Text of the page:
Green-Wood Cemetery, Brooklyn, N.Y.; May 26, 2023—Impresario Andrew Ousley’s “Death of Classical” continues apace. It is a quite marvelous concept wherein Classical Music and occasionally, opera, is presented in odd places–cemeteries, catacombs, crypts–and the evenings are paired with food, drink, and spirits. The casually dressed, feeling-like-having-a-musical-and-sensual-experience audience again found itself in Brooklyn’s landmark Green-Wood cemetery, almost 500 acres of rolling hills and statuary that one enters under a grand Gothic Arch.
On May 26th, a pre-performance by the eight-member jazz-swing band, The Grand St. Stompers, played standards from the 1920s, ’30s, and ’40s with joy and precision. The classical music entry was John Tavener’s (1944-2013) The Protecting Veil, a 45-minute meditation on the 10th-century vision of the Virgin Mary as she cast her Protecting Veil over Christian soldiers about to be killed by the Saracens. In fact, the eight short sections, performed without pauses, cover much of Mary’s life, and are meant (explained Tavener) as an aural counterpart to Greek Orthodox iconography. He also saw it as a paean to the nurturing, altruistic nature of women in contrast to the patriarchy. An odd ambition for a piece of wordless music, not altogether successfully realized. We’ll have to take Tavener’s word for it.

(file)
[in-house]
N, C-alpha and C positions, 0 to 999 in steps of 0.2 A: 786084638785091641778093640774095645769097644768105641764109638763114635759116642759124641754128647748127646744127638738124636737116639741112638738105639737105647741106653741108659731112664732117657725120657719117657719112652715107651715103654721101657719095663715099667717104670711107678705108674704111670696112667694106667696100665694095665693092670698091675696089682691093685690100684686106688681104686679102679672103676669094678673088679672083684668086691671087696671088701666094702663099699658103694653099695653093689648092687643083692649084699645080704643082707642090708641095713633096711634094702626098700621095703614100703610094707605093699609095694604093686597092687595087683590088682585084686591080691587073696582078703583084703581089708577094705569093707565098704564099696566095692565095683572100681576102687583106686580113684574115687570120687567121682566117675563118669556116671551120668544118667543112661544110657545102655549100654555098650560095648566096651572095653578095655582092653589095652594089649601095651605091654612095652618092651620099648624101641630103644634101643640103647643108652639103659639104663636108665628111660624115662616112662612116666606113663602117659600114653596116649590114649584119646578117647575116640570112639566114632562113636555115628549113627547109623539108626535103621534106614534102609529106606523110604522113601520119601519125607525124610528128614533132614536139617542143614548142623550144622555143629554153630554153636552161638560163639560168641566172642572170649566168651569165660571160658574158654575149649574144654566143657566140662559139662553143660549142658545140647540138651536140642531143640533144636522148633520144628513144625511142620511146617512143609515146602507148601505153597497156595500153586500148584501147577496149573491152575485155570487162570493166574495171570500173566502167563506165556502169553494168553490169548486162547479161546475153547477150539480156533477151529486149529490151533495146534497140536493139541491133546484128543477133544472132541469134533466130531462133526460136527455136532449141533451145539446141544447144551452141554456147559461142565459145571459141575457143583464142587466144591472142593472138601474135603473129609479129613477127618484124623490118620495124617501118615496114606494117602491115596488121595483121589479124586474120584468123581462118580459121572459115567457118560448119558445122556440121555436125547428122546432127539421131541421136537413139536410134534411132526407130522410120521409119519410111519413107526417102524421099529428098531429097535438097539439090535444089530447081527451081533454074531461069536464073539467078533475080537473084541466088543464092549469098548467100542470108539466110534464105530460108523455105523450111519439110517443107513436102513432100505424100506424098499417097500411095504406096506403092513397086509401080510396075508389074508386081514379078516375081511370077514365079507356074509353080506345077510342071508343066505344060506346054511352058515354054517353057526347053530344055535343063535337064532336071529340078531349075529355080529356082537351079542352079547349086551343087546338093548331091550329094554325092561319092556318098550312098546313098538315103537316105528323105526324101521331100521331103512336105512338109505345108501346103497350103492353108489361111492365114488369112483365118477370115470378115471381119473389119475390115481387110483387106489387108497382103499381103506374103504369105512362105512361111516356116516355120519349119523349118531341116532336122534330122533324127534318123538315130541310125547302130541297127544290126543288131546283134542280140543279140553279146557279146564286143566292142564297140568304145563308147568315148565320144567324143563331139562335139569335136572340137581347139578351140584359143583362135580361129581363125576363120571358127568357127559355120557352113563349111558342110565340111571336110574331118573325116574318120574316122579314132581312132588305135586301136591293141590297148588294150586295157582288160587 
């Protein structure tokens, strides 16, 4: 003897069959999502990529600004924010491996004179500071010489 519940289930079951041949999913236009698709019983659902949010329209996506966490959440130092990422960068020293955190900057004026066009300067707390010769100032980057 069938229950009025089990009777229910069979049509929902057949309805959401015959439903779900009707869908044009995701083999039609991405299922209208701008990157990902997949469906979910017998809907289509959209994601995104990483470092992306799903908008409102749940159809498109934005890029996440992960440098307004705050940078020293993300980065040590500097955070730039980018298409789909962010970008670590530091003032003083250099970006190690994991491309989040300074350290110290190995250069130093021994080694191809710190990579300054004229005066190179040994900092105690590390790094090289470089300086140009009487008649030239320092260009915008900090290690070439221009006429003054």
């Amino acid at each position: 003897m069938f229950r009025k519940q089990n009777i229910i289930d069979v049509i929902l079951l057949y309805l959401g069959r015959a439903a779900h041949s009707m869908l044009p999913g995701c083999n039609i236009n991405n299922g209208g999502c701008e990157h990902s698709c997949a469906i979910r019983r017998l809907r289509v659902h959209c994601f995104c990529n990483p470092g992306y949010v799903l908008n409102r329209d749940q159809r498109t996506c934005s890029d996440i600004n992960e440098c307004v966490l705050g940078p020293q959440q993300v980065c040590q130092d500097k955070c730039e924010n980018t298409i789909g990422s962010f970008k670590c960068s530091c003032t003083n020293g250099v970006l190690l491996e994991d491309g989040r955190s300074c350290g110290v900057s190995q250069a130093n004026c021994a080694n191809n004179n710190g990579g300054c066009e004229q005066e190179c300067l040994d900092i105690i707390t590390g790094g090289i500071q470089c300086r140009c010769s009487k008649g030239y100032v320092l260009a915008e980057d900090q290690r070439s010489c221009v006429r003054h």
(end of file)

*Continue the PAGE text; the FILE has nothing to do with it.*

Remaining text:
Scored for solo cello and string orchestra, it was here arranged for reduced strings–15 strong–by the Contemporaneous Ensemble, with Joshua Roman as soloist. The reduction of the string section led to great clarity and sharp contrasts; the soloist plays the virtuoso part without pause and great lyricism, while the other strings interject, comment, and offer drama, sometimes with cruel dissonances, even more stabbing here than with a larger complement of players. The fifth section, in which Mary is seen lamenting at the foot of the Cross, starts prayerfully but ends with an emotional outburst from the soloist. Each section ends softly and makes way for the next. There is a grand disruption near the end as Jesus is resurrected, quite glorious in its effect.
The piece was led by composer Matthew Aucoin, whose full-scale opera, Euridice, was a great success as mounted by none other than the Metropolitan Opera last year. A 2018 MacArthur Fellow, Aucoin has music in his fingers and urged gorgeous, sometimes hypnotic, sometimes truly passionate playing from soloist Roman, who elicited warm, vibrato-full sound from his cello at its darkest and brilliant sounds from the higher registers. The Ensemble played with energy and verve from the tenderest pianissimos to the wildest fortes.
Just for the record, the Tavener was alliteratively paired with Tequila and tacos, supplied by the presenter and various food trucks sprinkled throughout the cemetery. The perfect weather, setting, and gracious hosts offered, as ever, a marvelous, whole experience, bringing music to life where you might not expect it.